The Golden Globes telecast has been canceled, DeadlineHollywoodDaily.com reported on Monday (January 7), after weeks of bitter acrimony between striking writers, Globes organizers the Hollywood Foreign Press Association and broadcast partner NBC.
Instead of a televised awards show, the HFPA will instead make an announcement of the winners, which will be broadcast on NBC News as part of a "stripped-down" ceremony, the Web site reports. As a news event, this will presumably allow for winners to accept their awards and then head over to a press room for interviews and photos.
The announcement comes after weeks of failed negotiations between the WGA and Dick Clark Productions, which produces the Globes for NBC. Dick Clark Productions had been trying to reach an independent agreement with the Guild, similar to the one brokered several weeks ago between the WGA and Worldwide Pants Inc., which allowed late-night talk-show hosts David Letterman and Craig Ferguson to come back to TV with writers.
While the negotiations with Dick Clark Productions never made it past a stalemate, the WGA did score major points over the weekend by making an independent deal with United Artists, led by megastar Tom Cruise and his longtime producing partner Paula Wagner. The deal, not yet officially signed, is the first side agreement made with any independent studio, and allows UA to be in business with striking writers.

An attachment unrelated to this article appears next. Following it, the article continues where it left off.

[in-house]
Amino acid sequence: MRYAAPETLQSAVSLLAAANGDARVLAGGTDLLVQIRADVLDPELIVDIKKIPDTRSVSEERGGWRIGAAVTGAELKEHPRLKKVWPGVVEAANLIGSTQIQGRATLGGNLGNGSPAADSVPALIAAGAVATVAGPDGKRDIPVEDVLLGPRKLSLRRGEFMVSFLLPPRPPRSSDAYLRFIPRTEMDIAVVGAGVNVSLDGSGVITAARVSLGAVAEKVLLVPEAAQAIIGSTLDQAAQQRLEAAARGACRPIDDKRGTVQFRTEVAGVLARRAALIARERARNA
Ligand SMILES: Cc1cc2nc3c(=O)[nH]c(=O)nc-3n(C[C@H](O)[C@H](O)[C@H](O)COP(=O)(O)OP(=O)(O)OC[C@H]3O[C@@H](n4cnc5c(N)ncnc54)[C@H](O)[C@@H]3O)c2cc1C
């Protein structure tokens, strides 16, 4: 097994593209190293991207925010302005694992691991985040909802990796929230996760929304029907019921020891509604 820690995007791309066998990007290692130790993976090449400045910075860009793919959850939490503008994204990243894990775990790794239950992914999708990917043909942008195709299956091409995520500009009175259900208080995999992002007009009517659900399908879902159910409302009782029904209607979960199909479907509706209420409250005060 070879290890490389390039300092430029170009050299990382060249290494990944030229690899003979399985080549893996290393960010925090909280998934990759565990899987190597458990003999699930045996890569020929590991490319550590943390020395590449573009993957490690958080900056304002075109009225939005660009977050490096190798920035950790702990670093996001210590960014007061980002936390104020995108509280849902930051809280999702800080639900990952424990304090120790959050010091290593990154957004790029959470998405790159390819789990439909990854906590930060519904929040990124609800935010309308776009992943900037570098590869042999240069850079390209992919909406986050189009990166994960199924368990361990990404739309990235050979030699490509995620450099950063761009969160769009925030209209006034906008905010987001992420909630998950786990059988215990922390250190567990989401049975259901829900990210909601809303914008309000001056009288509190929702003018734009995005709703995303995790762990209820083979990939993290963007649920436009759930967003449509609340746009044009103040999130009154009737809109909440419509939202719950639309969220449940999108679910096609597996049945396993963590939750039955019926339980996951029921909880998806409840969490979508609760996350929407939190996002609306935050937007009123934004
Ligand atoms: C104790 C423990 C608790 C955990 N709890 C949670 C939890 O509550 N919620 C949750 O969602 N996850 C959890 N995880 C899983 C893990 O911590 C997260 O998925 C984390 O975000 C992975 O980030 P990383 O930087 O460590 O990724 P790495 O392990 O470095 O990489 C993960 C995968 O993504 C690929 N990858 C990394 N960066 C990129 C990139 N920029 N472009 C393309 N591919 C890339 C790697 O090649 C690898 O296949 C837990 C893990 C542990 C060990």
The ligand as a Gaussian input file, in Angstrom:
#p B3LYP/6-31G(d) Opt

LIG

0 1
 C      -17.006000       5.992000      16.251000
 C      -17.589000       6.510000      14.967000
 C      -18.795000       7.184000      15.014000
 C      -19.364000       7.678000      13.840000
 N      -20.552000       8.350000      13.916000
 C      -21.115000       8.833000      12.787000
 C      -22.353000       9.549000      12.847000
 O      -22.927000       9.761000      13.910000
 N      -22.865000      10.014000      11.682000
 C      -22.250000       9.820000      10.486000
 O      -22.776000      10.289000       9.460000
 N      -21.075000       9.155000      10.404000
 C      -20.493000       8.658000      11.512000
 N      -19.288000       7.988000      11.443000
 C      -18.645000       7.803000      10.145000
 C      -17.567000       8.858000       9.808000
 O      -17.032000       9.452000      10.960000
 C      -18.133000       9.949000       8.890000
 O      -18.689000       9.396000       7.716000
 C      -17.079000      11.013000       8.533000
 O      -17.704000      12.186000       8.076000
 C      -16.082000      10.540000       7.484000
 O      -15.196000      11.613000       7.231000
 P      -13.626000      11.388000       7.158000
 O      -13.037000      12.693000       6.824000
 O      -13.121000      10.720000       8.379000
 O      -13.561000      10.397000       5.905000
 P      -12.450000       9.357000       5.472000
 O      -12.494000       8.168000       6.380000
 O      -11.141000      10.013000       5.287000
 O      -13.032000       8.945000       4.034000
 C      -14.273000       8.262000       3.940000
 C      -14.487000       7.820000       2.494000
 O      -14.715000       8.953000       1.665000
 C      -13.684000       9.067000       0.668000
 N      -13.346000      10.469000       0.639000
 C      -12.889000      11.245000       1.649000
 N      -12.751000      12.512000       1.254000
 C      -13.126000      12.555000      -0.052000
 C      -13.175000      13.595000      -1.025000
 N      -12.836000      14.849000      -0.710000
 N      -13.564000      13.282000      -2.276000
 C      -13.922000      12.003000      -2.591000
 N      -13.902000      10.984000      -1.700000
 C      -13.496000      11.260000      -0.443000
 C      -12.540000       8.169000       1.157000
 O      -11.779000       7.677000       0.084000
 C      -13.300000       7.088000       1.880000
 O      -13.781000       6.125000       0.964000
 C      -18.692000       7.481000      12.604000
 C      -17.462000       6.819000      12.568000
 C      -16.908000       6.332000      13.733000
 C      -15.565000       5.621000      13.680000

A big win for the writers, the deal may ultimately give the writers less leverage, reports The New York Times, which reported that the "guild risks violating federal labor law if it refuses to deal with companies on an equal basis."
The Globes, originally set to air Sunday, is the first awards-show casualty of the Writers Guild of America strike. Writers announced their intention to picket the show if it were televised, on the grounds that it serves as promotion for studios and a lucrative advertising venue for NBC, which has exclusive rights to broadcast the event. Last week, the Screen Actors Guild announced they would honor the WGA strike by advising their members not to cross picket lines, meaning no celebrity presenters or guests would be present at the ceremony.
NBC, led by President and CEO Jeff Zucker, could have chosen not to broadcast the ceremony, as WGA leaders announced that they wouldn't picket the show if it were private. According to Finke, NBC wouldn't allow the HFPA to put on an untelevised awards show, however, arguing that the network was contractually obligated to broadcast any ceremony the HFPA put on.
The possibility remains of delaying the show until after the end of the WGA strike, although Hollywood insiders who spoke with MTV News indicate that the strike might continue well into 2009.
Representatives at the Michael Russell Group, which handles PR for the HFPA, declined to comment to MTV News at press time, saying only that an official announcement would come sometime later Monday.
[This story was originally published at 3:20 pm E.T. on 1.7.2008]